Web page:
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Cindy Fontana: The need for speed

Cindy Fontana is assistant coach for Emory Swimming and Diving. Emory Photo/Video.

Standing poolside at Emory's Madeleine Jude Brown Aquatic Center, Cindy Fontana could well be a choreographer.

Shouting out lap times and guidance over the whoosh of the water, her eyes miss nothing, tracing the angle of this elbow, the roll of that shoulder as athletes churn endlessly through the waves in a graceful, liquid dance.

As an assistant swim coach, these swim practices are a familiar twice-daily ritual that anchors Fontana, who was a top collegiate swimmer herself.

Here, she is at home — part of a program that produces champions. Emory's men's and women's swimming and diving teams have won every University Athletic Association (UAA) Conference title since 1999 and earned 27 top-ten finishes at the National Collegiate Athletic Association (NCAA) Division III championships, including five NCAA Championship women's titles.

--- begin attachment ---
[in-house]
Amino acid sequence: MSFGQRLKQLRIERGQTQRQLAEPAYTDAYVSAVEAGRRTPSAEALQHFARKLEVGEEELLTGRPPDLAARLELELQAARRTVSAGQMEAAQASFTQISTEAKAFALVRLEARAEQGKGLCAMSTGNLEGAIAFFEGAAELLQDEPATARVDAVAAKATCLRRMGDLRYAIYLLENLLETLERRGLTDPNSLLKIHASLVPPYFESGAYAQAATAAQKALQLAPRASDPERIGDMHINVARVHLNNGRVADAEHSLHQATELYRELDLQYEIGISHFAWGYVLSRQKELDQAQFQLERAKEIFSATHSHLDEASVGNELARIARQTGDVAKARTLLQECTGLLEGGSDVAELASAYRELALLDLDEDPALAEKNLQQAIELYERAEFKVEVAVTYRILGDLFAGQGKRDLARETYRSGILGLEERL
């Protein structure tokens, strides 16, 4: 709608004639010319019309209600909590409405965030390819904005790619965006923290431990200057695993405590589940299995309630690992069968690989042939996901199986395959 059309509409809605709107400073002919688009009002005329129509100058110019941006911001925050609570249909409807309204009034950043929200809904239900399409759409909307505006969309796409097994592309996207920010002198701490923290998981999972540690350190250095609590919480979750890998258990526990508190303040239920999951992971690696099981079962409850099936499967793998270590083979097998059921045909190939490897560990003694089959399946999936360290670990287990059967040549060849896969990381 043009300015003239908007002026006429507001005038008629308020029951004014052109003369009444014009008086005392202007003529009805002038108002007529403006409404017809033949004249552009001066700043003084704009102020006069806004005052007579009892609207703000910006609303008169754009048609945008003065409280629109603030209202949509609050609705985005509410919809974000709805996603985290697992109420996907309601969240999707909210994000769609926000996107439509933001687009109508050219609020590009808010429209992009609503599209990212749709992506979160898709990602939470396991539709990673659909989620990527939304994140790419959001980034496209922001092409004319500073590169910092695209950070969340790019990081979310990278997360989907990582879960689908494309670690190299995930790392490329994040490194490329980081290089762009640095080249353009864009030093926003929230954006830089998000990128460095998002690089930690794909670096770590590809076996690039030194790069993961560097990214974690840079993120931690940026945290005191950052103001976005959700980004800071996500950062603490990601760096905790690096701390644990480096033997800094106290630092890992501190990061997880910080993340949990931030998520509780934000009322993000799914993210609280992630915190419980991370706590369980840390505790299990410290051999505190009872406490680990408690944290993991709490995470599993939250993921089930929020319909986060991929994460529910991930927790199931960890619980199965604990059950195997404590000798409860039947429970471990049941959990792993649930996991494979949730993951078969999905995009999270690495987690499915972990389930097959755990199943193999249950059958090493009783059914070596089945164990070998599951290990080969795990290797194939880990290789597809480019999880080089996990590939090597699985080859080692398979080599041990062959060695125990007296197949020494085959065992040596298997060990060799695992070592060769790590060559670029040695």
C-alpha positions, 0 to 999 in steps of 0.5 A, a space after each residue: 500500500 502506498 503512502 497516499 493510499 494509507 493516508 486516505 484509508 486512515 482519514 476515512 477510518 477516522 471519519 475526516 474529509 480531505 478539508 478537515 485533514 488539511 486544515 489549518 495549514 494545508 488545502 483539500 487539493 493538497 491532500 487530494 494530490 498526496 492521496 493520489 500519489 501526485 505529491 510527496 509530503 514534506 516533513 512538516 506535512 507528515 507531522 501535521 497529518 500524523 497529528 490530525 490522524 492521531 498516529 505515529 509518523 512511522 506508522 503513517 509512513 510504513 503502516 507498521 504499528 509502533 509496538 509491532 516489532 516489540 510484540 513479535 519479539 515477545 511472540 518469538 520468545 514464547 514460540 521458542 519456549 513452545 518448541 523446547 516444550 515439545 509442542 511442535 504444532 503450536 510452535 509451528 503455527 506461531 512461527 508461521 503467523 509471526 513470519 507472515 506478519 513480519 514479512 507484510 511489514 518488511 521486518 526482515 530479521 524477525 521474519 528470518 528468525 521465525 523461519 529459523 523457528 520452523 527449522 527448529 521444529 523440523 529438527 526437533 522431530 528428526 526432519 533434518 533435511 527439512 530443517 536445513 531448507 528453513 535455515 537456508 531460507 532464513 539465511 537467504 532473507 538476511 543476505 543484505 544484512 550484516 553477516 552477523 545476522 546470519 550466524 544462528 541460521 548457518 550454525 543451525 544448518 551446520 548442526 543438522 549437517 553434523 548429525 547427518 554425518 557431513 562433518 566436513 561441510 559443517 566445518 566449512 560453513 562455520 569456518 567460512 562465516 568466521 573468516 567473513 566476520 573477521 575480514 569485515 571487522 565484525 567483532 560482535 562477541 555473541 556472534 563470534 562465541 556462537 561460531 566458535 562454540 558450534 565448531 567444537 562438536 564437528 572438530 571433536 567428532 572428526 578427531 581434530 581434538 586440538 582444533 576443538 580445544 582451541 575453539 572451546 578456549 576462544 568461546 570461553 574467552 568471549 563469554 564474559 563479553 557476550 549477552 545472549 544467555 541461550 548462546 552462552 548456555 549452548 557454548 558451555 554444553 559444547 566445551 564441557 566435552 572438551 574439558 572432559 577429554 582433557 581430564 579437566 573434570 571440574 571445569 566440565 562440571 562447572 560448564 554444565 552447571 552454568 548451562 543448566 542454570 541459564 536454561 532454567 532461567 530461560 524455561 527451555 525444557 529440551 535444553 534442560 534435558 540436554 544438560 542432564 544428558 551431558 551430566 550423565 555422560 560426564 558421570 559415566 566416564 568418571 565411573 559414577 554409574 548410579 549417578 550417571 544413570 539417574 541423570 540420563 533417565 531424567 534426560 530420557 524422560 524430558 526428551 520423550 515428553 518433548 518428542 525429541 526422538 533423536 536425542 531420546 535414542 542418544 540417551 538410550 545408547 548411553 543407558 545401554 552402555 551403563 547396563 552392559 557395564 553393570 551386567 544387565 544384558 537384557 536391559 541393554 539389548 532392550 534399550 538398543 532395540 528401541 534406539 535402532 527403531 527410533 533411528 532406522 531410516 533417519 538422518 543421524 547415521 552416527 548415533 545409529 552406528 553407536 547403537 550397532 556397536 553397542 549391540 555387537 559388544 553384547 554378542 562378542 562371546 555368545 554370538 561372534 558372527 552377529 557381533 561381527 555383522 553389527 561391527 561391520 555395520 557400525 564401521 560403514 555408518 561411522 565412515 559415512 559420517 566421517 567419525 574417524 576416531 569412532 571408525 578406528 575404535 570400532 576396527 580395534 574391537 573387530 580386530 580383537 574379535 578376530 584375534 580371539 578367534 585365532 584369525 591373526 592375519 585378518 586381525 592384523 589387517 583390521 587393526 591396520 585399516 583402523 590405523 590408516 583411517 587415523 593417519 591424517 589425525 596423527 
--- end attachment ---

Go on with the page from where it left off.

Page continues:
Away from the pool, it's a whole different vibe.

Evenings and weekends you're likely to find Fontana — make that "InSINerator," her alter ego — spinning around a roller derby track with the Atlanta Rollergirls, a local league that has been rapidly gaining steam and fans for the past eight years.

Days before the Eagle's 2013 UAA Conference championship meet — which Emory men's and women's teams won — and the Atlanta Rollergirls' season opener sell-out, Fontana spoke with Emory Report about what fuels both of her passions:

Sports have always been a part of your life. Why swimming?